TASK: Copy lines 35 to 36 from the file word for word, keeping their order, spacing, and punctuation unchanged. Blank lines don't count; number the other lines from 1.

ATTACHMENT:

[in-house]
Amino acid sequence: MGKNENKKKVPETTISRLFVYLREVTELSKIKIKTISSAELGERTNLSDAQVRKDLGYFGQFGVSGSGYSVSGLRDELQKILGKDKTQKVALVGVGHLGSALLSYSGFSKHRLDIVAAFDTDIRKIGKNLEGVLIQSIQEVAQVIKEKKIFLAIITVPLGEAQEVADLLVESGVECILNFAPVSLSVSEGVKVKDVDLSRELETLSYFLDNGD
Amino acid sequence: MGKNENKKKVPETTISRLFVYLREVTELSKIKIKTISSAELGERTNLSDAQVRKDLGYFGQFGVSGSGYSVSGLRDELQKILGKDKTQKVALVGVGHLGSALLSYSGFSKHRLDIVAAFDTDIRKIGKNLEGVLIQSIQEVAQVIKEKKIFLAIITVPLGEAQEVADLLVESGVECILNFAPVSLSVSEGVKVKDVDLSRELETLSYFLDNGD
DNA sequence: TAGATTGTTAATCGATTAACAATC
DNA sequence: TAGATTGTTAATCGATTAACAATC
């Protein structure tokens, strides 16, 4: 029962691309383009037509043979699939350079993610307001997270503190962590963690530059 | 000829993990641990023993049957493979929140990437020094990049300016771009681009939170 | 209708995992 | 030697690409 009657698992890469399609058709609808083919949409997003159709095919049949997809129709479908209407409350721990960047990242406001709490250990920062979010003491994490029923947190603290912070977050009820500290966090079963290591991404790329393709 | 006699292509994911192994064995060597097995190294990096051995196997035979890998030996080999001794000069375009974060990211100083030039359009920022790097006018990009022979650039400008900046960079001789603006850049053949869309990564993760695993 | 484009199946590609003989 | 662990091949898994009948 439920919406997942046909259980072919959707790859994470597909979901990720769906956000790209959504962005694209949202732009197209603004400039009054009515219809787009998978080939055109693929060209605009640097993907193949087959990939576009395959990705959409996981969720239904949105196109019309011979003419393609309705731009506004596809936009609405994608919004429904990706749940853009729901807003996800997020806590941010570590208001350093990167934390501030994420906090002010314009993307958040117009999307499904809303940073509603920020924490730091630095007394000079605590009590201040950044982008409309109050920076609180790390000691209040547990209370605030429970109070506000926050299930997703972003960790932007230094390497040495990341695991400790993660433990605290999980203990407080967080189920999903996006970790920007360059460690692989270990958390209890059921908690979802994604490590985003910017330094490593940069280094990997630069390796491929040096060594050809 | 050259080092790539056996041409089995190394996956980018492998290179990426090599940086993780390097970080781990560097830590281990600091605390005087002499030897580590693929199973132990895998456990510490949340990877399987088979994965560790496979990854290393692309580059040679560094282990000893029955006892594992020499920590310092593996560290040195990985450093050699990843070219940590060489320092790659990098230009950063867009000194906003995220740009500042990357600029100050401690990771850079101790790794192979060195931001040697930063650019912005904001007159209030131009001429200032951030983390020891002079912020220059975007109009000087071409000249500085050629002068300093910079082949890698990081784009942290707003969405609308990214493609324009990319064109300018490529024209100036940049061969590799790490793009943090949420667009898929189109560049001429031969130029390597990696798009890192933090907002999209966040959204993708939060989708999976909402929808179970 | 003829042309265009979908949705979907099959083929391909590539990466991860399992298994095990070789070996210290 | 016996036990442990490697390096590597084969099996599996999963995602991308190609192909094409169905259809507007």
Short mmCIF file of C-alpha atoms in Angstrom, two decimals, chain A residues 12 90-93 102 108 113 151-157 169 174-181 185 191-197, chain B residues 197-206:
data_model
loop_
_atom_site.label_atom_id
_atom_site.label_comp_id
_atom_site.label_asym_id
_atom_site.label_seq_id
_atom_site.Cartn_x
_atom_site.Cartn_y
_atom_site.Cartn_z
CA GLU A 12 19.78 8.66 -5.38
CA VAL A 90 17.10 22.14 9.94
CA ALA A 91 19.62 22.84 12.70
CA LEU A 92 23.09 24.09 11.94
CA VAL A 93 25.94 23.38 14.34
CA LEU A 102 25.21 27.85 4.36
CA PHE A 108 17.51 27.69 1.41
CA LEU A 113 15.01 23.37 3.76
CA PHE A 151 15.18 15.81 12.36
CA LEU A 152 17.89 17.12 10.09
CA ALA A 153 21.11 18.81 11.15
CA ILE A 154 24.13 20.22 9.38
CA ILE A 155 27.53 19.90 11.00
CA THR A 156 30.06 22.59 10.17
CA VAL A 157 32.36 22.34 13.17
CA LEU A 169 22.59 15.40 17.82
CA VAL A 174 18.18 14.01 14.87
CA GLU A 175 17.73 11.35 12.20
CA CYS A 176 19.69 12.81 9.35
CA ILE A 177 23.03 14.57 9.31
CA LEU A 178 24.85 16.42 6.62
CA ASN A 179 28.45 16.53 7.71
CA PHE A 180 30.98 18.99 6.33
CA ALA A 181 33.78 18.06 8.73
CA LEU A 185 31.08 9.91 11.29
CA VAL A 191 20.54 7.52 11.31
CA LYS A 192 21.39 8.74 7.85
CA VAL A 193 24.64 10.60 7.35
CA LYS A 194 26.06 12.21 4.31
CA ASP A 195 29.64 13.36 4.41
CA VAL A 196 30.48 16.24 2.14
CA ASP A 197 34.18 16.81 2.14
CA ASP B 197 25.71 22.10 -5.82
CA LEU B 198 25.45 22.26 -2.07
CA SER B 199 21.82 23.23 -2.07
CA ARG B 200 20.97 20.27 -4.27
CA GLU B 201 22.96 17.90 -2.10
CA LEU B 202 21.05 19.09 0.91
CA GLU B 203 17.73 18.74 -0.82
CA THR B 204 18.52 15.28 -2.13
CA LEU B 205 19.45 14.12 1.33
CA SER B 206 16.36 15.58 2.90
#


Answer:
CA CYS A 176 19.69 12.81 9.35
CA ILE A 177 23.03 14.57 9.31